Now, when you pull up to the white clapboard-sided farmhouse, you are greeted by a covered porch and a two-car garage. The door opens into the newer section of the home, and the mudroom has been covered in gray tile, perfect for dripping winter boots or wet summer feet. A Danish modern pendant light glows warmly, acting as “kind of a beacon,” according to Wiebke, which you can see through the corner window as you drive up. “You get a clear view of the whole house from the entrance—that’s key,” says Steven. “It draws you in. You can see out to the water.” They used steel and glass to create floor-to-ceiling partitions in the addition, which allows clear sight lines all the way out to the islands. “We also thought a lot about the site plan and orientation,” adds Steven. “The corner window isn’t just about making an inviting gesture,” says Wiebke. “It’s also about bringing west light into a space that would otherwise face north.”

Throughout the house, windows are placed strategically. At the end of a hallway, you’ll see a window frame functioning “like a painting,” says Wiebke, allowing glimpses of the pine woods, the minimalist gardens, and the blue sky. “Almost anywhere you are in the house, when you are circulating around, you can always find a window and a way to face outward,” she says. Steven explains that they like to situate larger windows closer to the floor, which makes the space “feel more dynamic and brings the outside in. We try to bring the glass as close to the ground as possible.”

Steven and Wiebke enhanced the feeling of lightness and sense of visual clarity with the central staircase, which leads from the first floor living area up to the owners’ suite on the second floor of the modernist addition. “That staircase is one of my favorite features of the house, and unfortunately, I had no part in it,” says builder Richard Burns. Luke Winnie, a local metal-worker, came in to create the steel frame, which Burns complemented with oak treads. “It looks very sharp,” he says with pride.

Upstairs, the owners’ bedroom opens onto a flat deck. While the older portion of the house has pitched gable rooflines, the newer portion has a flat, boxier look. “As the house stretches toward the east, you see the progression of old to new,” says Steven. On the new, galvanized steel roof, they created space for a “whole new landscape” where plants can thrive. “They’re really crazy about that space,” says Wiebke, who notes that the homeowners like to go out on the deck every morning, even in the bitter cold of winter. While the house boasts a beautiful screened porch off the historic part of the structure, the deck allows them to commune with nature more efficiently. They can wake up, roll out of bed, and walk outside to catch the sunrise.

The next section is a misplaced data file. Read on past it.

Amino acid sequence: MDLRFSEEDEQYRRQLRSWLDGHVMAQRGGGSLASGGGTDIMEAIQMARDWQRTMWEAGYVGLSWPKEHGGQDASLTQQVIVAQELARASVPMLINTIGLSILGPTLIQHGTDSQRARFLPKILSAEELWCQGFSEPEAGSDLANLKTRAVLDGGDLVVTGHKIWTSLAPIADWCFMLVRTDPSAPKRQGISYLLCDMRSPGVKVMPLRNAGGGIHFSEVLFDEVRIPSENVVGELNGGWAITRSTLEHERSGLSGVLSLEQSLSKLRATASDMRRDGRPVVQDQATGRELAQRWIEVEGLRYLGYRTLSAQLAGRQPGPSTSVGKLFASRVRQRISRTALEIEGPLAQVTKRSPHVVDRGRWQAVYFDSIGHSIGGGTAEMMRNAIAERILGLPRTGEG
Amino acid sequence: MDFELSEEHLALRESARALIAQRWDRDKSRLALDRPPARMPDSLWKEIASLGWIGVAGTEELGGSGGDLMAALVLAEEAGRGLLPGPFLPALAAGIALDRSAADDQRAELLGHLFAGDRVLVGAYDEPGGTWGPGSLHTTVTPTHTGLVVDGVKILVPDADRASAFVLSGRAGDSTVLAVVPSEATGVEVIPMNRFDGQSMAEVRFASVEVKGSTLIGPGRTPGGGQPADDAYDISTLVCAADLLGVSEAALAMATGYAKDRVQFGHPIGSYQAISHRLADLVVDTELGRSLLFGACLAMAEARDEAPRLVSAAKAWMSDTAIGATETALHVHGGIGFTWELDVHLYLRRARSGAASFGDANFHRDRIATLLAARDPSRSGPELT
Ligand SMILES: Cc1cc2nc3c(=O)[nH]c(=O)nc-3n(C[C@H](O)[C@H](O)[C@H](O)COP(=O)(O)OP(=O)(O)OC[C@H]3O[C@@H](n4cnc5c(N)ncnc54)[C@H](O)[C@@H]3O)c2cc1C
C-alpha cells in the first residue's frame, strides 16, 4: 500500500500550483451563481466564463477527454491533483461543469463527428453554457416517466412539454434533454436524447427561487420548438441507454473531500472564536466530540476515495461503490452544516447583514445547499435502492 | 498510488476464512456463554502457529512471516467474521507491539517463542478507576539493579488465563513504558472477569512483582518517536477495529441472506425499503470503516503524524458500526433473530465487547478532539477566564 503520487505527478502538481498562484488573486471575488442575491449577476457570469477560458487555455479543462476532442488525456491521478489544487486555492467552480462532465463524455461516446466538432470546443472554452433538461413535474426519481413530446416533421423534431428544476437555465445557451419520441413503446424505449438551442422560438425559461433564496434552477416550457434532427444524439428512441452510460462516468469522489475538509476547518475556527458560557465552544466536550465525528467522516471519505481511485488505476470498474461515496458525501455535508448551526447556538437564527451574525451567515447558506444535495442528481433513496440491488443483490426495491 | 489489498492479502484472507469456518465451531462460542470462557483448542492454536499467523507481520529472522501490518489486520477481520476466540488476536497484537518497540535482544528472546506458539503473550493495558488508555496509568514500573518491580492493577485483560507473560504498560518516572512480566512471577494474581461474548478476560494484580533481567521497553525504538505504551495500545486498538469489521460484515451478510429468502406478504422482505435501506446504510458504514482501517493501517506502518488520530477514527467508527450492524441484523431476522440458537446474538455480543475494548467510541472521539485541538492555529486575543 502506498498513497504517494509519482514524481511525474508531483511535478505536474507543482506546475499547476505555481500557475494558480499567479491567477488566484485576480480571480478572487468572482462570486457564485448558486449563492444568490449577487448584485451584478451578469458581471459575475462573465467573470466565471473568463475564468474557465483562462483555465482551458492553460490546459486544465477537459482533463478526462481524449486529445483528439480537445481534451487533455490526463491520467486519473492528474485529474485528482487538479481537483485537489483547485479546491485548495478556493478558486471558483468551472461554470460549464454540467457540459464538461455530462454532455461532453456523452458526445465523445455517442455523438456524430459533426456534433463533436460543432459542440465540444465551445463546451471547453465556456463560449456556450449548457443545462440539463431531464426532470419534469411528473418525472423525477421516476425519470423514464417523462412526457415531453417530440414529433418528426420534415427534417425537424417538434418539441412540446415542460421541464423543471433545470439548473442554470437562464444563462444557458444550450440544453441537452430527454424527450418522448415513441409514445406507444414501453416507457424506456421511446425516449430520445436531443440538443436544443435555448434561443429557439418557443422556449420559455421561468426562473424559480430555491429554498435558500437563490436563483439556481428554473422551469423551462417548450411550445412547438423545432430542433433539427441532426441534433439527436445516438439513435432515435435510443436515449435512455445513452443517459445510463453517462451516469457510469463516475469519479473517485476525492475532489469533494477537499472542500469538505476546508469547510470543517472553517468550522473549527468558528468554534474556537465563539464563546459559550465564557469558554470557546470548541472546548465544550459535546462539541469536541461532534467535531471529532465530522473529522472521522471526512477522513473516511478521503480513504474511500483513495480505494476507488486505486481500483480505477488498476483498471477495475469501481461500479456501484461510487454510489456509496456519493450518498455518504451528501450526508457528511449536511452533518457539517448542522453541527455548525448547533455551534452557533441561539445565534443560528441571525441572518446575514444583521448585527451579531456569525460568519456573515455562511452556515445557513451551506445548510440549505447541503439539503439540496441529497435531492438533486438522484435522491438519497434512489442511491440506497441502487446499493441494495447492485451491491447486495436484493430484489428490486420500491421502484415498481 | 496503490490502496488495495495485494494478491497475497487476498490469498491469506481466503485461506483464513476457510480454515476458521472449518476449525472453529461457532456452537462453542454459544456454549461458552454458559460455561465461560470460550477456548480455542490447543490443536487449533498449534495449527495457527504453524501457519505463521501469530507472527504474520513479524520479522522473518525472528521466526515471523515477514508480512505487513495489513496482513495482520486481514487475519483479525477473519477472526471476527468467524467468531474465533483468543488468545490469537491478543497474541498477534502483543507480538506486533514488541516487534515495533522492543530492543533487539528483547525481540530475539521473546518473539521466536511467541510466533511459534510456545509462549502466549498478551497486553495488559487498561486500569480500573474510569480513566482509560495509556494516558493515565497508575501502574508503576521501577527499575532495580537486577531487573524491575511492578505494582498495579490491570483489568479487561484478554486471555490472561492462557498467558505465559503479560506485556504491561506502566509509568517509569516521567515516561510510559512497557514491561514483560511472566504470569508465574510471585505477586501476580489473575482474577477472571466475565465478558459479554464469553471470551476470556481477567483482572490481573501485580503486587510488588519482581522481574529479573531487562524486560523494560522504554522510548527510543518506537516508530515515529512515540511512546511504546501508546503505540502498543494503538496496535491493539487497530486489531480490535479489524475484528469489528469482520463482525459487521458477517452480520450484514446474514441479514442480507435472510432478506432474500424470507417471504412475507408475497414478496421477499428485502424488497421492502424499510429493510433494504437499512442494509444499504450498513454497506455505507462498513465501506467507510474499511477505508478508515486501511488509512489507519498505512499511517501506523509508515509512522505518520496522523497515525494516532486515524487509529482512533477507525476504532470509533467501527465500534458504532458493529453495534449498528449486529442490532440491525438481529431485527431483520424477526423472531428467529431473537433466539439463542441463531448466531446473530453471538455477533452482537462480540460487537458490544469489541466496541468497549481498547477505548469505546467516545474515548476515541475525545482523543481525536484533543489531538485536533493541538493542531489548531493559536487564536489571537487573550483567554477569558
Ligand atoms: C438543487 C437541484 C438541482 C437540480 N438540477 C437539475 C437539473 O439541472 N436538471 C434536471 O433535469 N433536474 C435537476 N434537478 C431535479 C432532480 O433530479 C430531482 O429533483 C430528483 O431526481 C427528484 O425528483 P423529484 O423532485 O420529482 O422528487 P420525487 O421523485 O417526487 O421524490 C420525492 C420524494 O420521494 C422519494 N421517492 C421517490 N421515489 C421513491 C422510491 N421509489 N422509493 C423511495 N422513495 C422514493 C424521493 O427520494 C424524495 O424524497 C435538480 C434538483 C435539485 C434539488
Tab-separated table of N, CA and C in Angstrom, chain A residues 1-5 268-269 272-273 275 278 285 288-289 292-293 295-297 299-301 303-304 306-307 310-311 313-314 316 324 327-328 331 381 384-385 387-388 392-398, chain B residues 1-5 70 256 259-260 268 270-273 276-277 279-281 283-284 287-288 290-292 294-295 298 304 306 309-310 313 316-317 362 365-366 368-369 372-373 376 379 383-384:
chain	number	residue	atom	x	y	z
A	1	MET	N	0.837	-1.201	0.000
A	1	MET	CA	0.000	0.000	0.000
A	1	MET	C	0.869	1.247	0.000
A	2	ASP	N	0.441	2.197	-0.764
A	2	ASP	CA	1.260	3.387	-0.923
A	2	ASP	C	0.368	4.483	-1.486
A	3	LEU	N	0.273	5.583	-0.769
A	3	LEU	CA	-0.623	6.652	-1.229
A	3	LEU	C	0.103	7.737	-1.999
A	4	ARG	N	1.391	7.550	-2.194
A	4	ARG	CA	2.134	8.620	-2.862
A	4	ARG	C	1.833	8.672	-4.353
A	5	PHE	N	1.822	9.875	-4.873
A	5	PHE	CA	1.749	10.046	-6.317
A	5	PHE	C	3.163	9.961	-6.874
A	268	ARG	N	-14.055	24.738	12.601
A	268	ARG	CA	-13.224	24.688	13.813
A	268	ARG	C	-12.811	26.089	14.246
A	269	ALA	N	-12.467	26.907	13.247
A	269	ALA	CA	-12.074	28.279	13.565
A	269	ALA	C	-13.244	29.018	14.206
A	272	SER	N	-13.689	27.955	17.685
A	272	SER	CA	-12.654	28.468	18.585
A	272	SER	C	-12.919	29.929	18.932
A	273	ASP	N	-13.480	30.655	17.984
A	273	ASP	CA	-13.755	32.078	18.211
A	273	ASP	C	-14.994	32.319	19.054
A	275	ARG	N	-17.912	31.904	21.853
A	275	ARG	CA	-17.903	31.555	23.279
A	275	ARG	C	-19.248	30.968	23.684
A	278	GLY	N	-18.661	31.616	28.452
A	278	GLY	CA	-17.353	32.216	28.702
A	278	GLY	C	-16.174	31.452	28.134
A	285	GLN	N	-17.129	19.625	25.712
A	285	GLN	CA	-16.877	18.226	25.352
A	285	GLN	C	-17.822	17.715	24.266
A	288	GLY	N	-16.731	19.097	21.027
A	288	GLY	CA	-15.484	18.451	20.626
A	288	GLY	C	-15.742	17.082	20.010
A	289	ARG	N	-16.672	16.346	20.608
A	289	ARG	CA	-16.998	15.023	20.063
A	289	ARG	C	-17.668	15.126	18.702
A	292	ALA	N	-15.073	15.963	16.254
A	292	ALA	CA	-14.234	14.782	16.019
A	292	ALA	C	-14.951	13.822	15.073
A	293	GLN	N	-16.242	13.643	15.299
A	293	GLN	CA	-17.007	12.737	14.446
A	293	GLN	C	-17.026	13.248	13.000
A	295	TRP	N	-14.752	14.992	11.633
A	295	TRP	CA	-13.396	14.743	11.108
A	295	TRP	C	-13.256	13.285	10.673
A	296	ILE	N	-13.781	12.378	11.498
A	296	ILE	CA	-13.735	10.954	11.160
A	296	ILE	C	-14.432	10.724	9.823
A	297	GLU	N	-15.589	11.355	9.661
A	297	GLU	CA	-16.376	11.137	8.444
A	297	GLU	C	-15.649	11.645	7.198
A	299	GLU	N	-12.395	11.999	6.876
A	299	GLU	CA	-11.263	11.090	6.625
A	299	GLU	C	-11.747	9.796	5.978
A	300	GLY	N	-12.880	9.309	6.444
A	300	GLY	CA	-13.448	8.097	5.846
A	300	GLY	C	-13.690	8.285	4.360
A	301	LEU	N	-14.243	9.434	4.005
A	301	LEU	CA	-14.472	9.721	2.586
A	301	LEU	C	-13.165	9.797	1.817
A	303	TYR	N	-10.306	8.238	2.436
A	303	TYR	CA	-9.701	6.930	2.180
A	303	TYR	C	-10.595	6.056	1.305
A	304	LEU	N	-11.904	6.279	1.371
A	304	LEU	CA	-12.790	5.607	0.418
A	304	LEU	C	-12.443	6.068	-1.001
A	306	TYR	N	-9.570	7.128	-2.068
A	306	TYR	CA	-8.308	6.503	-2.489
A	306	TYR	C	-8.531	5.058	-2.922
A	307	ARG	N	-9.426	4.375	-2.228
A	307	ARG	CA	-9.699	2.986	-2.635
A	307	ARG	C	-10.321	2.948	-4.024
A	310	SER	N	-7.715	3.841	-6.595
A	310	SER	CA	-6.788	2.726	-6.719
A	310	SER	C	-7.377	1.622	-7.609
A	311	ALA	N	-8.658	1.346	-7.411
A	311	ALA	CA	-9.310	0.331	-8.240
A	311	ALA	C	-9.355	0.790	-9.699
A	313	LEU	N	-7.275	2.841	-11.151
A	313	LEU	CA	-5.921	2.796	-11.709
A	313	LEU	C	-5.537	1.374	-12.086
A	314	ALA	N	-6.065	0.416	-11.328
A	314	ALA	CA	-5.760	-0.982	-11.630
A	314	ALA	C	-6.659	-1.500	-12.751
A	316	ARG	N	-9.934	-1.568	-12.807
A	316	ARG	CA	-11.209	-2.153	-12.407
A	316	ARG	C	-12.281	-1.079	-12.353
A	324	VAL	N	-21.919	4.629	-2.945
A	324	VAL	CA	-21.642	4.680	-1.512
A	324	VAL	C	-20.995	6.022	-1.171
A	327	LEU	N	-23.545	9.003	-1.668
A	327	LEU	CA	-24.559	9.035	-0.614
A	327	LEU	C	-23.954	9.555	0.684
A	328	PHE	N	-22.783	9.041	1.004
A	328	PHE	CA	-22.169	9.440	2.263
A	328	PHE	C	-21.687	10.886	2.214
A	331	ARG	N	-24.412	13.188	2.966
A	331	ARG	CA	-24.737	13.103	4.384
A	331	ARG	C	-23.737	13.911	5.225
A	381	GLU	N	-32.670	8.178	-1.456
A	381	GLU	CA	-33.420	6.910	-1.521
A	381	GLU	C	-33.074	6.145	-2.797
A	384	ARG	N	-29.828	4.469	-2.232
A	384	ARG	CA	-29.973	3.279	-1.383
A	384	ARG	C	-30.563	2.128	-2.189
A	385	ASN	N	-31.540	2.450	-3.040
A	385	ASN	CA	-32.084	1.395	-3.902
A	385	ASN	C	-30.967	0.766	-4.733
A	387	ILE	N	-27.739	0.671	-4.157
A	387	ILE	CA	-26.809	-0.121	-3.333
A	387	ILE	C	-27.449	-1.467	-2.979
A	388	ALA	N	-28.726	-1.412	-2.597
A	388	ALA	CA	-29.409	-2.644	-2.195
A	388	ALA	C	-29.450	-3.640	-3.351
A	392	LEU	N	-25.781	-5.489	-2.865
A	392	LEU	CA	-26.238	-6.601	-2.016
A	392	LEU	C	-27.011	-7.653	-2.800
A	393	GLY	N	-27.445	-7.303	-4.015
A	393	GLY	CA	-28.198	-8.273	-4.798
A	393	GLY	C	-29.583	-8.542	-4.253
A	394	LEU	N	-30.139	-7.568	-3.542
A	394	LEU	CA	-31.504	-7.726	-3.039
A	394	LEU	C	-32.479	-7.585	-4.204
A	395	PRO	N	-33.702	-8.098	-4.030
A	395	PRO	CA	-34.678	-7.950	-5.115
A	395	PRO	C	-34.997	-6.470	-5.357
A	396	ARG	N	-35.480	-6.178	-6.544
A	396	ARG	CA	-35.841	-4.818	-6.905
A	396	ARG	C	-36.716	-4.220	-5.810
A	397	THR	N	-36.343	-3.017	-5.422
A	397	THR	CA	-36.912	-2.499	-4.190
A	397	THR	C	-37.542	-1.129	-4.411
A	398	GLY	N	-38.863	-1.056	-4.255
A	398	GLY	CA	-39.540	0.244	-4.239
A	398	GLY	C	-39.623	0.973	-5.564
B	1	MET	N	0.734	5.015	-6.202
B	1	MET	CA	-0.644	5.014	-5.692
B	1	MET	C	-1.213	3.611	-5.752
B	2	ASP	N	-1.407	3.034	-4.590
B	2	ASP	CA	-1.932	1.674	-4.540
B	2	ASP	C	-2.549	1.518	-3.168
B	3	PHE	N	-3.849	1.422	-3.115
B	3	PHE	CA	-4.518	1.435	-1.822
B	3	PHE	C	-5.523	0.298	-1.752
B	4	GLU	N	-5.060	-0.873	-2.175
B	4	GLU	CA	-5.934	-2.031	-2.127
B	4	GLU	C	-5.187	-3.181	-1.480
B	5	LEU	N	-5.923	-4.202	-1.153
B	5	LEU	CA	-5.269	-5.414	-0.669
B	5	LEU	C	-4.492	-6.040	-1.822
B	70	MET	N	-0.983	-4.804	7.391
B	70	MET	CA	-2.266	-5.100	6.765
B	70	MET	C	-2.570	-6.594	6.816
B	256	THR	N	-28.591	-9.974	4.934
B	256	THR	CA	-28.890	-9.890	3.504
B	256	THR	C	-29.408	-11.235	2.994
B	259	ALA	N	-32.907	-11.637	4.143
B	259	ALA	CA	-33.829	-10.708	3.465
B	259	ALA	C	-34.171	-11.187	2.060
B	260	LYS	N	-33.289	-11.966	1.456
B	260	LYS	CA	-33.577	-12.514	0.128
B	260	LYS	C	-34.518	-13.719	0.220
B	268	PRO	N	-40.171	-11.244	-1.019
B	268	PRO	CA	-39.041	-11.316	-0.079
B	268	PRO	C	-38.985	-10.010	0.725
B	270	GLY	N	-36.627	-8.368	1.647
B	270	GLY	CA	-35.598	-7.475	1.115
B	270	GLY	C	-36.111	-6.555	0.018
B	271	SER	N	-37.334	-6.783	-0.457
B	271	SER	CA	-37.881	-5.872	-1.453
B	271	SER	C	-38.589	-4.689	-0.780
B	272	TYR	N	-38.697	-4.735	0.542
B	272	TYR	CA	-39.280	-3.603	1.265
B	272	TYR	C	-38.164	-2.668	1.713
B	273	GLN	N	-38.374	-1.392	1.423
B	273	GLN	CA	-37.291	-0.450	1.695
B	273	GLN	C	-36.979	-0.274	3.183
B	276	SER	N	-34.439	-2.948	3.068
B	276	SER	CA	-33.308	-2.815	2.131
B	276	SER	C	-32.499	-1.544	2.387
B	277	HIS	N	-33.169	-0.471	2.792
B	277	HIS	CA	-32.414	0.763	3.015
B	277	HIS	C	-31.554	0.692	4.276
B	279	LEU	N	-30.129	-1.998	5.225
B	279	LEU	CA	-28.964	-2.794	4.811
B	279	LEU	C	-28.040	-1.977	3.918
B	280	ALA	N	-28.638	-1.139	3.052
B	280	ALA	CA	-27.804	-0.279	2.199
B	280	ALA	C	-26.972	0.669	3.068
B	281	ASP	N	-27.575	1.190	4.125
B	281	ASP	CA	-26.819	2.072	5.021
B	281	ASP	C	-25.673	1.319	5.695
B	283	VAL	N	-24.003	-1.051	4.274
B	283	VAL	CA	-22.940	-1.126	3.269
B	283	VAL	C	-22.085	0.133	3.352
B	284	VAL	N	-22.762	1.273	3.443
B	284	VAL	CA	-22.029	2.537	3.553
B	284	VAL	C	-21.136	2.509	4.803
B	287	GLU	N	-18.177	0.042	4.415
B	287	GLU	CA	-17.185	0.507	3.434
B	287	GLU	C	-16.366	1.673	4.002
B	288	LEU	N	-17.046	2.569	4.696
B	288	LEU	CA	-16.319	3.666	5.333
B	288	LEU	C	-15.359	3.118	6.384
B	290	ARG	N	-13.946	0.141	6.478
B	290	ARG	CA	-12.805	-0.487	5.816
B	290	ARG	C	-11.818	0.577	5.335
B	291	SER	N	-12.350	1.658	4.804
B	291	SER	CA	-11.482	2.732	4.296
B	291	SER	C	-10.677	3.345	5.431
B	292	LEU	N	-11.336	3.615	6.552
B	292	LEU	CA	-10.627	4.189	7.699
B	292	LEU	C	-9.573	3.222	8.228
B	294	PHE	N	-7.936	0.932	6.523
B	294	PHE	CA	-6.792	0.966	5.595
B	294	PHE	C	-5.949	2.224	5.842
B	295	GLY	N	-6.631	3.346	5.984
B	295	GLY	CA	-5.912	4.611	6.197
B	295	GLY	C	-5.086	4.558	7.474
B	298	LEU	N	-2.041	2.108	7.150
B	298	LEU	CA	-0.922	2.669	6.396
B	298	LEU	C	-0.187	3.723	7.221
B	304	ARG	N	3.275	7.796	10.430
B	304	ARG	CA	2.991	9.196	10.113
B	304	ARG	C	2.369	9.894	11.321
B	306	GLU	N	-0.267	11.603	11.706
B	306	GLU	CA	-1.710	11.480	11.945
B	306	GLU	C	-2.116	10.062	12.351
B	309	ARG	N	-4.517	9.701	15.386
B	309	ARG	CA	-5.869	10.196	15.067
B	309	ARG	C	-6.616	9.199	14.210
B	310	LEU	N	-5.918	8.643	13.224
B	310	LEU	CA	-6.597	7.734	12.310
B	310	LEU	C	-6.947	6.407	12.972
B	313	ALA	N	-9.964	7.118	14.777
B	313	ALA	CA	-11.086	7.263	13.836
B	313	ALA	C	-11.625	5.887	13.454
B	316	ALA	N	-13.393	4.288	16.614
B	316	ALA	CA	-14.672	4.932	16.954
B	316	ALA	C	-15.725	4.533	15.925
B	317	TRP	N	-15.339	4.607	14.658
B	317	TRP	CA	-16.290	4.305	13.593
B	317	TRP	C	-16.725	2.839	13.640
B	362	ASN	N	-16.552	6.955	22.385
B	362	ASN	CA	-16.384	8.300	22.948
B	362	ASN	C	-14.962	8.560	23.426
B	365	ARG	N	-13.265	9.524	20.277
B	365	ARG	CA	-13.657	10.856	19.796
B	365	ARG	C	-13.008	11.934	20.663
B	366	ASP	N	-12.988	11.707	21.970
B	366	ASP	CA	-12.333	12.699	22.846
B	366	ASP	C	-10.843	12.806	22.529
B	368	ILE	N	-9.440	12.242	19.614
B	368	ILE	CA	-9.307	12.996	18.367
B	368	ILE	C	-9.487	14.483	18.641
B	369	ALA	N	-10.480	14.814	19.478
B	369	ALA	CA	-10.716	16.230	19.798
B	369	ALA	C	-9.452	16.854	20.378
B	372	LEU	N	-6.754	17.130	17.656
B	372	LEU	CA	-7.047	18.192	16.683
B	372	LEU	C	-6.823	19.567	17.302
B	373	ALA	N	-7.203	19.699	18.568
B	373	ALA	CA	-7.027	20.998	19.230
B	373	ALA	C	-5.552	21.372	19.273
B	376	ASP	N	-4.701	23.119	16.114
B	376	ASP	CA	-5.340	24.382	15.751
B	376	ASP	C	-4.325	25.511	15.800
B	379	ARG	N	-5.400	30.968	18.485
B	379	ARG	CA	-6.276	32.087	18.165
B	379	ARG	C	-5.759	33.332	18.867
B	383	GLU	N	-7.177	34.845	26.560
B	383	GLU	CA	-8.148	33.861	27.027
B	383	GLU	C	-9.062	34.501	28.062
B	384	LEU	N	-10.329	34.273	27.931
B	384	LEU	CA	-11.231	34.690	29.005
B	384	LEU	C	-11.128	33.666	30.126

Unlike the exterior, which plays with styles and combines traditional farmhouse forms with modern industrial shapes, the interior decor feels unified by its references to a single era. “I’m Danish and I’ve always been interested in Danish design,” reveals the homeowner, who has decked the light-drenched space in low-slung couches, pin-legged chairs, and sleek, shapely table lamps. Some were purchased at nearby antique stores, including Vintage Modern Maine in Cumberland, while others are sourced from farther afield. “I like furniture that doesn’t look new,” says the homeowner. “For me, it’s about using what you already have. You don’t need to renovate your house and get rid of everything. Everything you own tells a little story. Maybe you buy a chair that has been repaired and reupholstered, because it still works, and it tells a little bit of someone else’s story.”

This fits in well with Wiebke and Steven’s design ethos. Wiebke calls this kind of slow decorating “editing.” For her, it’s important that each piece in the house contribute to an overall sense of well-being and connection. “These aren’t just things,” she says. “They’re part of a story that relates to the original home, to the site, and to how you live.” To that end, they used a lot of natural materials in similar tones as the outside world—deep gray stone, rosy cherrywood, and pine-needle pale oak boards. Since the homeowners wanted to keep their space healthy, Burns put in oil-rubbed hardwood floors. “It’s not your traditional urethane,” he says. “We used a Monocoat, which has a nice beeswax smell.” Although not as resistant to scratches as a synthetic coating, it makes these floors blend beautifully with the older portions of the house. “Once it was sanded, with that oil finish, you can hardly tell what’s old and what’s new,” says Burns.

As with the furniture, rather than purchasing all new art to decorate their newly enlarged home, the homeowners decided to use pieces that reflect their family history. In the apartment, they have fiber art created by one homeowner’s mother hanging on either side of the bed, and in the kitchen are drawings, photographs, and sculptures created by their three adult children. Rather than detracting from the sophisticated style of the contemporary-yet-classic farmhouse, these works enhance the sense that it is rooted in place, connected to the family history and the surrounding land. Like the architecture, which seeks to “create a dialogue between the old and new,” the furnishings, paintings, and textiles speak to each other, and the story they tell is a timeless one, about love, nature, and the slow building of a life in Maine.